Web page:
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Smoke may smell good, but it's not good for you. Wood smoke can affect everyone, but children, teenagers, older adults, people with lung disease, including asthma and COPD or people with heart diseases are the most vulnerable.

Smoke is made up of a complex mixture of gases and particles produced when wood and other organic matter burn. A major health threat from smoke comes from fine particles (also called particle pollution, particulate matter, or PM). These microscopic particles can get into your eyes and respiratory system, where they can cause health problems such as burning eyes, runny nose, and illnesses such as bronchitis. In addition to particle pollution, wood smoke contains several toxic harmful air pollutants including: benzene, formaldhyde, acrolein and methane.

How Particle Pollution Can Affect Your Health

Particle pollution exposure can lead to a variety of health effects. For example, numerous studies link particle levels to increased hospital admissions and emergency room visits—and even to early death. Research indicates that obesity or diabetes may increase risk.  New or expectant mothers may also want to take precautions to protect the health of their babies, because some studies indicate they may be at increased risk.

Both long- and short-term particle exposures have been linked to health  Long-term exposures, such as those experienced by people living for many years in areas with high particle levels, have been associated with problems such as reduced lung function and the development of chronic bronchitis—and even premature death. 

Some studies also suggest that long-term PM 2.5 exposures may be linked to cancer and to harmful developmental and reproductive effects, such as infant mortality and low birth weight.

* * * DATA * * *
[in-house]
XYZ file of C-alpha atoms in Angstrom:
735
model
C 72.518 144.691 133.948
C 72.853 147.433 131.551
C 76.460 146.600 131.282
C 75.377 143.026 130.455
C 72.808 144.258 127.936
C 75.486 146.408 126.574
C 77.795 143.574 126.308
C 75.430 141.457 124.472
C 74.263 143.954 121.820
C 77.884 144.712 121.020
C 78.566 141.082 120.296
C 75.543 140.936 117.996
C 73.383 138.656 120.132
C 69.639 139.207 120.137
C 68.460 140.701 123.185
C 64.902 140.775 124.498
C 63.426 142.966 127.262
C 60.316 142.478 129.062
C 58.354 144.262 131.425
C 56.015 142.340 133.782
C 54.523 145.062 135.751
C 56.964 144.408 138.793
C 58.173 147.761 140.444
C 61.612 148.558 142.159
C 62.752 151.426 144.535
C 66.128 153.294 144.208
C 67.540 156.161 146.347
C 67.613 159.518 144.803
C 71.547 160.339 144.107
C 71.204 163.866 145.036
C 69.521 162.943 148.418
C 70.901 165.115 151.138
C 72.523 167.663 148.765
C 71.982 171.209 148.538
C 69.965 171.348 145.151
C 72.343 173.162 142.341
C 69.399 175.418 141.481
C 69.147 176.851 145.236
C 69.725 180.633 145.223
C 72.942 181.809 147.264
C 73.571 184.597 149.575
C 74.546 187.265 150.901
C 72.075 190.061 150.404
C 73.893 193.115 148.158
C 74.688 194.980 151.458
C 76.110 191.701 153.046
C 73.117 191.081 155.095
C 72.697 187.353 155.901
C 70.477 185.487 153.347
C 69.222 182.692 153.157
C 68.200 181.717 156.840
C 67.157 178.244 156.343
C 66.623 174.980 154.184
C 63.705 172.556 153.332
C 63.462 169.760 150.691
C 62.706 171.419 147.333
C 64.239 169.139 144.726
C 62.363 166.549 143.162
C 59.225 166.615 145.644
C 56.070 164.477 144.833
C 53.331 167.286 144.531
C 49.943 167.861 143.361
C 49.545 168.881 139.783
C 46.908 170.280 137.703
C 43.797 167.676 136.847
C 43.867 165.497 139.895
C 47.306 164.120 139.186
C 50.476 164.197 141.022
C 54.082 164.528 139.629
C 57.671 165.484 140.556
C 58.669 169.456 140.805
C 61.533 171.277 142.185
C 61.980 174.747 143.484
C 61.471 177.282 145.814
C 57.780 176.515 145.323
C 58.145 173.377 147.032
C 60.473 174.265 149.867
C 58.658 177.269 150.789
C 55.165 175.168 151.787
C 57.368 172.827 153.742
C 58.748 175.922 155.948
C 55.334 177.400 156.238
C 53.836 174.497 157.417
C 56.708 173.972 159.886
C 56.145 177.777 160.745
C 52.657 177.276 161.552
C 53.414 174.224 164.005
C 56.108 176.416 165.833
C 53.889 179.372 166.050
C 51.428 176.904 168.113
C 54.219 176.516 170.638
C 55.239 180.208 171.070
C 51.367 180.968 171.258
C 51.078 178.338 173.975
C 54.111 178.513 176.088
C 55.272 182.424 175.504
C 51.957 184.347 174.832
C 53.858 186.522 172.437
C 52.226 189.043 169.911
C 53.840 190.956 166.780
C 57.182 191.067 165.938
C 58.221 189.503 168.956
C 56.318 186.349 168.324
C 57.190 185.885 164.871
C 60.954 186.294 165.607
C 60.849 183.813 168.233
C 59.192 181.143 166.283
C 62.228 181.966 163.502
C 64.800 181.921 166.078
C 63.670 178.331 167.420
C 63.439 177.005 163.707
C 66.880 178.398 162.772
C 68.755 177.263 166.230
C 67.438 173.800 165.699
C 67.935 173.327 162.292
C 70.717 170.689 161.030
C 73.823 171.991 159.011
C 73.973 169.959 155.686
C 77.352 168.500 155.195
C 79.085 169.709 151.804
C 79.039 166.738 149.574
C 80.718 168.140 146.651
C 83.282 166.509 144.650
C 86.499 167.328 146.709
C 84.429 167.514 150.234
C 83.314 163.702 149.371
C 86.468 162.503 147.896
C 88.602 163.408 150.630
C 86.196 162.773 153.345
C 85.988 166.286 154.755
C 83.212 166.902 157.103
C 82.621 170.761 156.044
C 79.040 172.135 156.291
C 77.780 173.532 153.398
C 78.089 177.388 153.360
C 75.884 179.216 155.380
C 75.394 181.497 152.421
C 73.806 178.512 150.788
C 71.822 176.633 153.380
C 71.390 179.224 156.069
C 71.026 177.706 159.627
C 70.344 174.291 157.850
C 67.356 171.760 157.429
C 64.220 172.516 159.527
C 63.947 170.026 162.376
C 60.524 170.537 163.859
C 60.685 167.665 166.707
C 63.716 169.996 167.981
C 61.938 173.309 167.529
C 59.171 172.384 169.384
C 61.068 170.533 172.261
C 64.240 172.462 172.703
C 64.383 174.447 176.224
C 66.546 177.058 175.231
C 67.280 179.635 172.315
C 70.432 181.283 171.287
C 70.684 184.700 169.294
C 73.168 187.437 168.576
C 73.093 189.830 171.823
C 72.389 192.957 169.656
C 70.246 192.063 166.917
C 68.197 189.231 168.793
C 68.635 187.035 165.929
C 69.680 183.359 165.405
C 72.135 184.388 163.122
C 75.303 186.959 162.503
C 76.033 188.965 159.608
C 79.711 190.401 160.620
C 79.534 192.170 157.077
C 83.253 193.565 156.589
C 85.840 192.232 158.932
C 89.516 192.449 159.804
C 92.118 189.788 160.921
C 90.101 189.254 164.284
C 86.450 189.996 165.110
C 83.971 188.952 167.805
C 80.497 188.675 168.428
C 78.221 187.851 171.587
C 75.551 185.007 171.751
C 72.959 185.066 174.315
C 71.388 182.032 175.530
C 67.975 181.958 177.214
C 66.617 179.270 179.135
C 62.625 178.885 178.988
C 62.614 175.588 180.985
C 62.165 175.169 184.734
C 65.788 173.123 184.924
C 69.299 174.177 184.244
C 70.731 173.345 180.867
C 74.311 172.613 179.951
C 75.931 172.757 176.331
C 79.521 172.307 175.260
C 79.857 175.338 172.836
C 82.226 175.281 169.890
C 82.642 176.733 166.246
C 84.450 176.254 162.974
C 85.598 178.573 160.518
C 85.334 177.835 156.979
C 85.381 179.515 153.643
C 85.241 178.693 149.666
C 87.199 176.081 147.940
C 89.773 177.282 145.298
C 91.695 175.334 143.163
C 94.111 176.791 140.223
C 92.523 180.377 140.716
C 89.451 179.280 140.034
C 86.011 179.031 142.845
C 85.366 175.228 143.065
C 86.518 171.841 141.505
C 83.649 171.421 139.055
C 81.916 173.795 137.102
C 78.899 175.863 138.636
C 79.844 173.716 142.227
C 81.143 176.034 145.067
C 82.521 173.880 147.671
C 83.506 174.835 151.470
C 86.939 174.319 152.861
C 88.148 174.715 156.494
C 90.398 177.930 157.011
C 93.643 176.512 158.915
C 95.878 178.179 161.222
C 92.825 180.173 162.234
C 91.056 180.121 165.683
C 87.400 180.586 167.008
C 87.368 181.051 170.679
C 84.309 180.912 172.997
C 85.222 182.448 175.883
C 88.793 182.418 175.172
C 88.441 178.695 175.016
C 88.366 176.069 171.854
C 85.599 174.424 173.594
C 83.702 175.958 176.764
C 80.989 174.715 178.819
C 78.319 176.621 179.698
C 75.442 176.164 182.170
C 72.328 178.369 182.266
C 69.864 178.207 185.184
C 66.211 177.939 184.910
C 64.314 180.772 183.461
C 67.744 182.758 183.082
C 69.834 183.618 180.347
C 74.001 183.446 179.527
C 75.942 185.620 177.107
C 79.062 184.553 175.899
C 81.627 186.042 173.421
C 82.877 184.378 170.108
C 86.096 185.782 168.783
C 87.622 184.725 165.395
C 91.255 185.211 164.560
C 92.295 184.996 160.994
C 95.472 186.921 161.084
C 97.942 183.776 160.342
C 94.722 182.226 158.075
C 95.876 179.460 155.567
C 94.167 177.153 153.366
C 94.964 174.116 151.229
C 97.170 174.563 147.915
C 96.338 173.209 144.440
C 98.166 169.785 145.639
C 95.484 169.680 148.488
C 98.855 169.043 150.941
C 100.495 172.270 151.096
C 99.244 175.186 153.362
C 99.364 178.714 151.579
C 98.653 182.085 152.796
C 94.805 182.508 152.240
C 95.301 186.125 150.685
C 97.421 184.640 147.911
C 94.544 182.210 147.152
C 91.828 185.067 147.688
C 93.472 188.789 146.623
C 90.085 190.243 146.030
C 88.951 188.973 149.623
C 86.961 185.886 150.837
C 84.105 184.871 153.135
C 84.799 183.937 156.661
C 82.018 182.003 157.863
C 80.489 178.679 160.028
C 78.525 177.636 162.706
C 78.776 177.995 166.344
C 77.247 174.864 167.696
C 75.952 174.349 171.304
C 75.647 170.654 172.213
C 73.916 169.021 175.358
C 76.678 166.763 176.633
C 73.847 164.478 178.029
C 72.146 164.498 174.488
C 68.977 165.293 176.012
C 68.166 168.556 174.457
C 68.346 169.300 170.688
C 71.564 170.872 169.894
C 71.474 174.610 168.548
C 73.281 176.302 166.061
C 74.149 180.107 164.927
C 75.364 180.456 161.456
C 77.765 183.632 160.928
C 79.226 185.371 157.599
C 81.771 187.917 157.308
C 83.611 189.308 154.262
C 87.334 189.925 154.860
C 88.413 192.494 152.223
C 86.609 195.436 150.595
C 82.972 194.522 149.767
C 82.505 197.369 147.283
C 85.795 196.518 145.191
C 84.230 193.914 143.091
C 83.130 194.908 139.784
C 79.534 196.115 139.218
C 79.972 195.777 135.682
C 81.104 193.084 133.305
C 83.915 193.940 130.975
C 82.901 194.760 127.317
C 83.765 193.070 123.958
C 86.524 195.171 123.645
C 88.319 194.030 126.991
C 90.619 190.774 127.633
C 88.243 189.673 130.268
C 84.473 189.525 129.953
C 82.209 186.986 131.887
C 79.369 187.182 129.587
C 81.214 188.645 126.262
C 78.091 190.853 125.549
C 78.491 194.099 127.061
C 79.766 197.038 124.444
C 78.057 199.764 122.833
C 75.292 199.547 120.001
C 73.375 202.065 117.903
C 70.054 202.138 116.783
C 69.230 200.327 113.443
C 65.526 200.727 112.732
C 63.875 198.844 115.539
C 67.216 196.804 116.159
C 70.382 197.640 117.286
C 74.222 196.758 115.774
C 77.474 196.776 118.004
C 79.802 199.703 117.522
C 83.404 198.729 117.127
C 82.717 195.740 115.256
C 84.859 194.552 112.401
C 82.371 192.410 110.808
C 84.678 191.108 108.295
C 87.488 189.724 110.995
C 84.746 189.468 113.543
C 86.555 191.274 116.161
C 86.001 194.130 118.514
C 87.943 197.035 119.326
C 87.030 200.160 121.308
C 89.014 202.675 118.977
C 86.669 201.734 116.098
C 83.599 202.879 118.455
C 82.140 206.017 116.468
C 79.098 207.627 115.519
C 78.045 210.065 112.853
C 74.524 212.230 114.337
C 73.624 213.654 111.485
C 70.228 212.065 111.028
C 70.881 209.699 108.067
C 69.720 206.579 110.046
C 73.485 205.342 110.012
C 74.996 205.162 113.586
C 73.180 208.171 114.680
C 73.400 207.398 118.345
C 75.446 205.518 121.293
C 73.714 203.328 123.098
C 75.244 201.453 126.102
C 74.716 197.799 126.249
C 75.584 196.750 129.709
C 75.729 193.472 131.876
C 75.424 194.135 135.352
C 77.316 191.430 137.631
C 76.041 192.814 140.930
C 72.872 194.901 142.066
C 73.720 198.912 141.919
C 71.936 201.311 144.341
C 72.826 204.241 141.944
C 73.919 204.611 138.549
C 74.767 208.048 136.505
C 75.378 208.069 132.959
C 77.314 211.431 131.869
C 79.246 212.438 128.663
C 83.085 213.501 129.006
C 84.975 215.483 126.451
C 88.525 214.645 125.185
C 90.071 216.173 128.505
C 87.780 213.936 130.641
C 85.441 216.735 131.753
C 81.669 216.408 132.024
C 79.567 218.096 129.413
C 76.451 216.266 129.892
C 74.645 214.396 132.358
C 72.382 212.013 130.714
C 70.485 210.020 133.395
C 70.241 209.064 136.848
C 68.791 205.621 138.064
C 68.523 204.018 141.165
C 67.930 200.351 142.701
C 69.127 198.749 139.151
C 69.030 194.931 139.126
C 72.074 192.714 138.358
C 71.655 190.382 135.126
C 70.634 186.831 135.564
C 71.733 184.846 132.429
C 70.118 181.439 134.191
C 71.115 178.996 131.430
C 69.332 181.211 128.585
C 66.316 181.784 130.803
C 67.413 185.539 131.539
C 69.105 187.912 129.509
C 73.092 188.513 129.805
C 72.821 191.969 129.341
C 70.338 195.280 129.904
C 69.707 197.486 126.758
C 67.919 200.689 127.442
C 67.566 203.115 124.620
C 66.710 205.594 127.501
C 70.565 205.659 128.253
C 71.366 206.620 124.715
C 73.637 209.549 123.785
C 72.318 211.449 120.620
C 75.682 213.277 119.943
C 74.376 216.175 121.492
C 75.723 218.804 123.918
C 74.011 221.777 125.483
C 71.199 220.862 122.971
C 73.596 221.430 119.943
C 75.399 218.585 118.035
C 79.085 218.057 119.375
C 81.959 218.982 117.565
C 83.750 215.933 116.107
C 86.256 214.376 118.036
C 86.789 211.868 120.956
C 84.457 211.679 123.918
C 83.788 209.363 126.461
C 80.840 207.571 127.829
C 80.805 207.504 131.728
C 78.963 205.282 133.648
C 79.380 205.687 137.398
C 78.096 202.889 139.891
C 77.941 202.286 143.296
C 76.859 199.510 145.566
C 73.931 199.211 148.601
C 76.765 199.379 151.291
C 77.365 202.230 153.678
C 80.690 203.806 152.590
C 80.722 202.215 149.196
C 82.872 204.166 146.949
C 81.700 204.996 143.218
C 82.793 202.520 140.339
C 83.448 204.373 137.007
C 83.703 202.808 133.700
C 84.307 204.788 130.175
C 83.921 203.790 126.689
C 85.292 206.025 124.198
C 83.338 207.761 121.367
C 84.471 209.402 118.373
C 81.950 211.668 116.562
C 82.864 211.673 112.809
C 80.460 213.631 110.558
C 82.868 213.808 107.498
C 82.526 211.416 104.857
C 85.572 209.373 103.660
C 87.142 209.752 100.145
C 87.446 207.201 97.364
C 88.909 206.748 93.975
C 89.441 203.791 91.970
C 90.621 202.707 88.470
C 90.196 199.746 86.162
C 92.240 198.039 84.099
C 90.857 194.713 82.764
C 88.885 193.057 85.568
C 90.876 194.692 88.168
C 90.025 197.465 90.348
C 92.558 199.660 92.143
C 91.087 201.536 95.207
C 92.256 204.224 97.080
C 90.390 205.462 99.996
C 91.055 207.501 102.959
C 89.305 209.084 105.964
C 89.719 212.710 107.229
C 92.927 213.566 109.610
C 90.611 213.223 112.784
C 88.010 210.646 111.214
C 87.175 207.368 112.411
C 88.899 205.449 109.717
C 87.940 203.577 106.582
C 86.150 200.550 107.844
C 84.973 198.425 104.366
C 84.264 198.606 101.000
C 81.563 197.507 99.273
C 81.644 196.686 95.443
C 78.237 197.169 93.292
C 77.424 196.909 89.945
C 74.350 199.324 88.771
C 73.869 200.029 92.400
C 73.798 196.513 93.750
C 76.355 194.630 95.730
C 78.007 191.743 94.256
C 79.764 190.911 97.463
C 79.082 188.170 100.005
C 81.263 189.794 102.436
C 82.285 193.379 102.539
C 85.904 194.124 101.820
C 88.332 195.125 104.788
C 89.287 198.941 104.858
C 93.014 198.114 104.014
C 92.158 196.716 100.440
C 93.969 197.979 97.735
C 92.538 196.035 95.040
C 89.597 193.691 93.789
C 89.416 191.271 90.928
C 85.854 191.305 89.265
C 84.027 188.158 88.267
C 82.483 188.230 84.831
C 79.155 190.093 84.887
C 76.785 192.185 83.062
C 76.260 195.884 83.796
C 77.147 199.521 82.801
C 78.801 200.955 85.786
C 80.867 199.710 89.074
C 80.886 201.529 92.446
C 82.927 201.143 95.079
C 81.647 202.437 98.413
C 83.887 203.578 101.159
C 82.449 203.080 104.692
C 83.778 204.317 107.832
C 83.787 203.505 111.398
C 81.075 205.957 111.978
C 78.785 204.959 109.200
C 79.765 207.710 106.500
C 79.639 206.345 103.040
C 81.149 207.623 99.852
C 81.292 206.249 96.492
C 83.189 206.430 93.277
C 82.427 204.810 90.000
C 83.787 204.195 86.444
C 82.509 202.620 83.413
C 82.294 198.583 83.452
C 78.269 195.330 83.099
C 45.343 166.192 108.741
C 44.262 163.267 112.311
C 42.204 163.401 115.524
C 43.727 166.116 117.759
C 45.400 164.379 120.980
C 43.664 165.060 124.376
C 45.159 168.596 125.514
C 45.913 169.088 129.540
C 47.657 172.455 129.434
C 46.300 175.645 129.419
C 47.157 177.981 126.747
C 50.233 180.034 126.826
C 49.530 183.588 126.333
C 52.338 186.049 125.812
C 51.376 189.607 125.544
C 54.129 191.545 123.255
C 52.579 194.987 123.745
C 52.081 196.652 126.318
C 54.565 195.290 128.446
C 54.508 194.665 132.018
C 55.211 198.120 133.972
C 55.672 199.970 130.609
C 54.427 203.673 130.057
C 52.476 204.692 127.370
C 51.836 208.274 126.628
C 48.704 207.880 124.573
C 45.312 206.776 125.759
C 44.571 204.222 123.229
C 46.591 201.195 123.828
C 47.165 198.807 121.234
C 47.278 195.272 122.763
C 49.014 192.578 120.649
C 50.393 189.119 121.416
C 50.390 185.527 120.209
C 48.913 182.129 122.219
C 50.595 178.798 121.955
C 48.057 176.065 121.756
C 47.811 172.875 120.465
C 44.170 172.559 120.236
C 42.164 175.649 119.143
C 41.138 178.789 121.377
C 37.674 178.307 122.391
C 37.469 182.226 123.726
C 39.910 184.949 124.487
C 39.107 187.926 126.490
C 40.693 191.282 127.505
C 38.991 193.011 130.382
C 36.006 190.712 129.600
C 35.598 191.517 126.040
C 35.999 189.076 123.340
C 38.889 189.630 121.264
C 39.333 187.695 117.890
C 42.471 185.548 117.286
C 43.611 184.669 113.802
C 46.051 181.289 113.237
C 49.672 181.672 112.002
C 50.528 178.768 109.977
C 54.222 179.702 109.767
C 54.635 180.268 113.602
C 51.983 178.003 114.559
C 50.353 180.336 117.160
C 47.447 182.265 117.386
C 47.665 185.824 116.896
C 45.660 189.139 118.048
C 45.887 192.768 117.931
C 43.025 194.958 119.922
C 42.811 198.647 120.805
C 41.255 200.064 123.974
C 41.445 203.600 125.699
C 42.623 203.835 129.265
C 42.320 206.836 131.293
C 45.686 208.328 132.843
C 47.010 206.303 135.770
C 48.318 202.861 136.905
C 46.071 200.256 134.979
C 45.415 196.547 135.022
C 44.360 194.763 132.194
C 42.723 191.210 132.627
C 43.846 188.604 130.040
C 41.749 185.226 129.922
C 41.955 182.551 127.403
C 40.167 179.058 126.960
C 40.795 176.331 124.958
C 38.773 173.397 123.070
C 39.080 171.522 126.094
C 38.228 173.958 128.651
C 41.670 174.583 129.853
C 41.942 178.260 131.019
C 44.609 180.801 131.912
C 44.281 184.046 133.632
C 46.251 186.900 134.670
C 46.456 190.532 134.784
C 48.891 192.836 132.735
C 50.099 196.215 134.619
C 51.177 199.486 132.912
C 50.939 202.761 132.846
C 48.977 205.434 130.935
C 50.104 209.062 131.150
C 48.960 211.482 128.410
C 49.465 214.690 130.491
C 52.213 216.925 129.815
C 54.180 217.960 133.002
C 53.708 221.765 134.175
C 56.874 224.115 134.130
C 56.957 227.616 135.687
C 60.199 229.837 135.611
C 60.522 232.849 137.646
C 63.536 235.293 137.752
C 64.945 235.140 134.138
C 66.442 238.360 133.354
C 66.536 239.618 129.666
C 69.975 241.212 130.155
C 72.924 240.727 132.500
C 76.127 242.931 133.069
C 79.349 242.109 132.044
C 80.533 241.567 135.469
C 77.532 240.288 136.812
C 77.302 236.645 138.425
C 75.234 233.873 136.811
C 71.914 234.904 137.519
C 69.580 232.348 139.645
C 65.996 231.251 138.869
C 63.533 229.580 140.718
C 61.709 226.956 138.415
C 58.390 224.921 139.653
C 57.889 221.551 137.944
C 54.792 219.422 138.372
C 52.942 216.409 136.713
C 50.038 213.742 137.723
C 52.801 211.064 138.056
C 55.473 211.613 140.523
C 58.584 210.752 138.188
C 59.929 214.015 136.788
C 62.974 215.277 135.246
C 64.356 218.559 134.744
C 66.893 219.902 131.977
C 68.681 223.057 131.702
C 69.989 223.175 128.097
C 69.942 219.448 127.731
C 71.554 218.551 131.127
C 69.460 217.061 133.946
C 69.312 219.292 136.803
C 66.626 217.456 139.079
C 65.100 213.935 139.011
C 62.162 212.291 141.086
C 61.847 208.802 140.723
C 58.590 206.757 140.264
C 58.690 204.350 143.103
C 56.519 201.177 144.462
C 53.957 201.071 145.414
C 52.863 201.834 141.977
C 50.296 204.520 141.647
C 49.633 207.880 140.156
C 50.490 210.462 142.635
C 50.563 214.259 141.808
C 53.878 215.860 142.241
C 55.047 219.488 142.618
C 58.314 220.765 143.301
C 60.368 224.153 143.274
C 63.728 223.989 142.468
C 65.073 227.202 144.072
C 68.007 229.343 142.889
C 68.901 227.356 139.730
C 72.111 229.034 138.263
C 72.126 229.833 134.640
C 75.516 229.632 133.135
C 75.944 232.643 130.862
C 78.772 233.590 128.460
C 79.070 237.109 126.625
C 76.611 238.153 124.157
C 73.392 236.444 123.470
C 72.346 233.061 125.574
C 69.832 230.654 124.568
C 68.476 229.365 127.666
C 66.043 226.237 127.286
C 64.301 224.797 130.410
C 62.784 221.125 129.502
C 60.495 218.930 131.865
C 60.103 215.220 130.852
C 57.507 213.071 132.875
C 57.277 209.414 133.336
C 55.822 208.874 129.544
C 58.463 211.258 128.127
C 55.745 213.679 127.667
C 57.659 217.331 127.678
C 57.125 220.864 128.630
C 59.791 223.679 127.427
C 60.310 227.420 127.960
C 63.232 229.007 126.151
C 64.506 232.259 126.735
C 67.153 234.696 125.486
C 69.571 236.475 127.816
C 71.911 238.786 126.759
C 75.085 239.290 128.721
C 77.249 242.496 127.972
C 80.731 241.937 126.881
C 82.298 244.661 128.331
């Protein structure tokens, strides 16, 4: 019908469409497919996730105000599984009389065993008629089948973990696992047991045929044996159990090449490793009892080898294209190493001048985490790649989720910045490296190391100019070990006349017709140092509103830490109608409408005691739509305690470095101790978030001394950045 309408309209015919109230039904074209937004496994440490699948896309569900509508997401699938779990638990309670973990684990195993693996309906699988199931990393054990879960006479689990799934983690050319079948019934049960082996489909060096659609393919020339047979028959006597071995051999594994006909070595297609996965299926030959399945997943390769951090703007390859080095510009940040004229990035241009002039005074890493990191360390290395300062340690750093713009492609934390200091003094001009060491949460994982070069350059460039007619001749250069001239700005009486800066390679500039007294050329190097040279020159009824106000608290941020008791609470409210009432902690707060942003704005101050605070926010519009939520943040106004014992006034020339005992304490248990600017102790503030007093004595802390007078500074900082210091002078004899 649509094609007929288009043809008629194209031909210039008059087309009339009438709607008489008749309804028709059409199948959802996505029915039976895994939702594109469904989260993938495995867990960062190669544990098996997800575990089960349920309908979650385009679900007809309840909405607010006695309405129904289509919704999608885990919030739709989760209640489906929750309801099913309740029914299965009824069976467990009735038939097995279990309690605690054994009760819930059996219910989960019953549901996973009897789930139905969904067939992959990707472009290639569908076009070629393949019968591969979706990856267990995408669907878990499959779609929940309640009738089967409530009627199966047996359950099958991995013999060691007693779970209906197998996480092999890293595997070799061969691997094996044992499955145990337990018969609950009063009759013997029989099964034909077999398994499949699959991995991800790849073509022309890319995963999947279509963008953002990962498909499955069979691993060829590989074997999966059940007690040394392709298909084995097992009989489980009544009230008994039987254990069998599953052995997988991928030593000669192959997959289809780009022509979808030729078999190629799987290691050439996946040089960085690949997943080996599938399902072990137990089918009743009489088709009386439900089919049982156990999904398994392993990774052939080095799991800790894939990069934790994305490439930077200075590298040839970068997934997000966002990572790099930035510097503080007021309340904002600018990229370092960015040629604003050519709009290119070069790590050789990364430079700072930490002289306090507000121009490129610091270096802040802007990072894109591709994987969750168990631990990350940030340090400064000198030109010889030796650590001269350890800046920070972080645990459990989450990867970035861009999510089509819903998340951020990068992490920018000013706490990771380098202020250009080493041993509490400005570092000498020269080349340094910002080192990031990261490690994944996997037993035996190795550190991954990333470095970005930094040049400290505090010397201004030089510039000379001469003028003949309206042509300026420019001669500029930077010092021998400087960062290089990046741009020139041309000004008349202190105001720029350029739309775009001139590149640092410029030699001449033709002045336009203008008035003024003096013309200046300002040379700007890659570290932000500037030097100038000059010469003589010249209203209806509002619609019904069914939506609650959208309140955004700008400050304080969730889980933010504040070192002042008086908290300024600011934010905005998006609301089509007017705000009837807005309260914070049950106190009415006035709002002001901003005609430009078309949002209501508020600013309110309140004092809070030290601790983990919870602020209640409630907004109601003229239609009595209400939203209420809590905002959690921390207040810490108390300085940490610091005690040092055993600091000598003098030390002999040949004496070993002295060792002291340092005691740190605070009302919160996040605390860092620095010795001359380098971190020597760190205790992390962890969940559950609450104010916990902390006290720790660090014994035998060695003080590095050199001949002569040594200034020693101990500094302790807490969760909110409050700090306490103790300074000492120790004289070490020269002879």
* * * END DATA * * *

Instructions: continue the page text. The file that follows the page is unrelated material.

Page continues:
Short-term exposures to particles (hours or days) can aggravate lung disease, causing asthma attacks and acute bronchitis, and may also increase susceptibility to respiratory infections.

It's important to limit your exposure to smoke—especially if you are more susceptible than others:

  • If you have heart or lung disease, such as congestive heart failure, angina, chronic obstructive pulmonary disease, emphysema or asthma, you may experience health effects earlier and at lower smoke levels than healthy people.
  • Older adults are more likely to be affected by smoke, possibly because they are more likely to have chronic heart or lung diseases than younger people.
  • Children also are more susceptible to smoke for several reasons: their respiratory systems are still developing; they breathe more air (and air pollution) per pound of body weight than adults; and they're more likely to be active outdoors.

Protect Yourself!

To help protect your health and the health of loved ones, make sure to follow these best burn tips when heating with wood:

  • Burn dry, seasoned wood that has been split, stacked, covered and stored.
  • Test wood with a moisture meter (20 percent moisture or less is best).
  • Use a cleaner-burning gas or wood stove.

For additional information on the health effects of wood smoke, visit the AirNow Web site

Also, the state of Washington's Department of Ecology has published a useful booklet entitled, Health Effects of Wood Smoke (PDF)  (15pp, 206k, About PDF) Exit EPA disclaimer

EPA Burn Wise Health and Safety Awareness Kit provides health and safety outreach materials to help reduce residential wood smoke pollution. To promote best burn tips, we’ve developed web-ready infographics, social media messages, fast facts, an article template and other tools. 

To learn more about asthma, visit www.epa.gov/asthma, www.noattacks.org or www.cdc.gov/asthma.

 

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